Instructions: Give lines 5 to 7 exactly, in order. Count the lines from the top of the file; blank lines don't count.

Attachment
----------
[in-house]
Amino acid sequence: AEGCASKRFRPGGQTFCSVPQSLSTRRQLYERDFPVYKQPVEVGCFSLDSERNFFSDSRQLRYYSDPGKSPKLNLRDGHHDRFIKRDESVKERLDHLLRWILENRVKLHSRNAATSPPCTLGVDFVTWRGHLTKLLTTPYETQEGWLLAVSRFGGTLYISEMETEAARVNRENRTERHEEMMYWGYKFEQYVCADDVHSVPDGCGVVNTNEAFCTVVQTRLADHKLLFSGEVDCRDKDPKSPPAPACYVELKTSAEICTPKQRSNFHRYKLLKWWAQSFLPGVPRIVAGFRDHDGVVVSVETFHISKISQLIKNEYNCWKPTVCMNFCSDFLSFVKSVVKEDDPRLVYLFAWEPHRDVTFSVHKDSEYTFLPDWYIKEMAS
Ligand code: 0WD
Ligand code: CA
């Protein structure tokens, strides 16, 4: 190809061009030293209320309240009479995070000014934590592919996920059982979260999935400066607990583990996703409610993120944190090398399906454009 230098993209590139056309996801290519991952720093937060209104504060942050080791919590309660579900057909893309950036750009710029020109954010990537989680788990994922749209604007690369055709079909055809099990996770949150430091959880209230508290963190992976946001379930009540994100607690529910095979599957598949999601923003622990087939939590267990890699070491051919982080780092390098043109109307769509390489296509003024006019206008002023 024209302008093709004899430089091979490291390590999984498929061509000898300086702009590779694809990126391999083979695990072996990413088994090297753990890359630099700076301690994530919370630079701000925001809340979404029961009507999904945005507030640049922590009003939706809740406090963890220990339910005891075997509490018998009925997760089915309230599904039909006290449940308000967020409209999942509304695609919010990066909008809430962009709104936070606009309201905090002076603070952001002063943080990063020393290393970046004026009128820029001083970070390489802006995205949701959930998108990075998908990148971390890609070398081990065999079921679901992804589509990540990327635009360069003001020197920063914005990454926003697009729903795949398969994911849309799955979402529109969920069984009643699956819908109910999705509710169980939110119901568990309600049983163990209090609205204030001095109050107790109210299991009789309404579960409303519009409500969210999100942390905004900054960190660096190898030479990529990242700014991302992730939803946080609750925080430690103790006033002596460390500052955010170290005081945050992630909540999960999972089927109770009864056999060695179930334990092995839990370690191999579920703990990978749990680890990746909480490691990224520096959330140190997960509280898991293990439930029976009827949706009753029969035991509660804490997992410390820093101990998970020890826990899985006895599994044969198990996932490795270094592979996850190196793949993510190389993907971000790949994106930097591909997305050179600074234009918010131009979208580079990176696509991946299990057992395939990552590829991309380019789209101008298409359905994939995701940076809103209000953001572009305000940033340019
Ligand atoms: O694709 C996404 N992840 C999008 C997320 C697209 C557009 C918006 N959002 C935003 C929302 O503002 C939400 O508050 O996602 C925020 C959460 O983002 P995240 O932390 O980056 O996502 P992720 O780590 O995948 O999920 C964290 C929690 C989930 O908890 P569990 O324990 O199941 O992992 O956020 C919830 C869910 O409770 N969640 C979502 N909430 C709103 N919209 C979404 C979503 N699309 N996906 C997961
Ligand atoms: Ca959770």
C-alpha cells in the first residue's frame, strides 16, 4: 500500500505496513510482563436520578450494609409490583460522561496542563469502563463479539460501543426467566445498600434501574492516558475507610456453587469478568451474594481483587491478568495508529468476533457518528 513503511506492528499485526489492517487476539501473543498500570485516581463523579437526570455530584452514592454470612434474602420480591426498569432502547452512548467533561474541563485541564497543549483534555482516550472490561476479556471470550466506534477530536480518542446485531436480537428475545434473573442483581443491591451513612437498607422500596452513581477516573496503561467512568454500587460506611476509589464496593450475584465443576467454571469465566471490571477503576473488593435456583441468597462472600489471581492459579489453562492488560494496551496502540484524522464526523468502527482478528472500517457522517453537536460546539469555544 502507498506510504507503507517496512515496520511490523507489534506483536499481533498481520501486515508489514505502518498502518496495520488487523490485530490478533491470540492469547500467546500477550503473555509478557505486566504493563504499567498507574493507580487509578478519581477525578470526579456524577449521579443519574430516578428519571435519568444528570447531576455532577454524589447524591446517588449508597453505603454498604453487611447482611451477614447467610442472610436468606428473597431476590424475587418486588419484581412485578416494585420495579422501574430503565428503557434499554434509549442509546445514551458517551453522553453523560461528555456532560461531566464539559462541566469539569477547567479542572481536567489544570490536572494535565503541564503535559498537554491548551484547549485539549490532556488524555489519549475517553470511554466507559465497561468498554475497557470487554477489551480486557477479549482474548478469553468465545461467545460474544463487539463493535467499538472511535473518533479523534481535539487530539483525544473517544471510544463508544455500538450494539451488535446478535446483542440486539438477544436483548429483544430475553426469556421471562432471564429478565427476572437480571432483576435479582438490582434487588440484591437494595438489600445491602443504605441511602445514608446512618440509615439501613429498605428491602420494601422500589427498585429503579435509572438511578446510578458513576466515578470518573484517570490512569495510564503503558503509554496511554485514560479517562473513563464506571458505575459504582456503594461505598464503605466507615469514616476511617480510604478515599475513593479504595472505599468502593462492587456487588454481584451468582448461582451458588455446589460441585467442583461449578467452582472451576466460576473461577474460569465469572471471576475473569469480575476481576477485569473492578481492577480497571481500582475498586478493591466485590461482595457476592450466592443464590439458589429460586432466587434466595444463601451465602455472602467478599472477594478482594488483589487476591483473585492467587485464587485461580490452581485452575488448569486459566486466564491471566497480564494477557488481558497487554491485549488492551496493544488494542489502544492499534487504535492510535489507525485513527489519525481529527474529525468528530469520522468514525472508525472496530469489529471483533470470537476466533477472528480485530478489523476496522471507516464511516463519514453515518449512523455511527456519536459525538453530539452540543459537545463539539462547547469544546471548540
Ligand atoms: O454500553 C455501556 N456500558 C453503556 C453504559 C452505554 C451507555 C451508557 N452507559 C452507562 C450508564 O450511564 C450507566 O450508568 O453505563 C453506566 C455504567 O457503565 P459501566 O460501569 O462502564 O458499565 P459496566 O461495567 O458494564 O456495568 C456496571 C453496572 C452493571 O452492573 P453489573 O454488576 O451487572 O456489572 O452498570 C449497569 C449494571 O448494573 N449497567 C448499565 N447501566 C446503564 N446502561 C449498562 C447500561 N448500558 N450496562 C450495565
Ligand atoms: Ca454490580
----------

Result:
């Protein structure tokens, strides 16, 4: 190809061009030293209320309240009479995070000014934590592919996920059982979260999935400066607990583990996703409610993120944190090398399906454009 230098993209590139056309996801290519991952720093937060209104504060942050080791919590309660579900057909893309950036750009710029020109954010990537989680788990994922749209604007690369055709079909055809099990996770949150430091959880209230508290963190992976946001379930009540994100607690529910095979599957598949999601923003622990087939939590267990890699070491051919982080780092390098043109109307769509390489296509003024006019206008002023 024209302008093709004899430089091979490291390590999984498929061509000898300086702009590779694809990126391999083979695990072996990413088994090297753990890359630099700076301690994530919370630079701000925001809340979404029961009507999904945005507030640049922590009003939706809740406090963890220990339910005891075997509490018998009925997760089915309230599904039909006290449940308000967020409209999942509304695609919010990066909008809430962009709104936070606009309201905090002076603070952001002063943080990063020393290393970046004026009128820029001083970070390489802006995205949701959930998108990075998908990148971390890609070398081990065999079921679901992804589509990540990327635009360069003001020197920063914005990454926003697009729903795949398969994911849309799955979402529109969920069984009643699956819908109910999705509710169980939110119901568990309600049983163990209090609205204030001095109050107790109210299991009789309404579960409303519009409500969210999100942390905004900054960190660096190898030479990529990242700014991302992730939803946080609750925080430690103790006033002596460390500052955010170290005081945050992630909540999960999972089927109770009864056999060695179930334990092995839990370690191999579920703990990978749990680890990746909480490691990224520096959330140190997960509280898991293990439930029976009827949706009753029969035991509660804490997992410390820093101990998970020890826990899985006895599994044969198990996932490795270094592979996850190196793949993510190389993907971000790949994106930097591909997305050179600074234009918010131009979208580079990176696509991946299990057992395939990552590829991309380019789209101008298409359905994939995701940076809103209000953001572009305000940033340019
Ligand atoms: O694709 C996404 N992840 C999008 C997320 C697209 C557009 C918006 N959002 C935003 C929302 O503002 C939400 O508050 O996602 C925020 C959460 O983002 P995240 O932390 O980056 O996502 P992720 O780590 O995948 O999920 C964290 C929690 C989930 O908890 P569990 O324990 O199941 O992992 O956020 C919830 C869910 O409770 N969640 C979502 N909430 C709103 N919209 C979404 C979503 N699309 N996906 C997961
Ligand atoms: Ca959770």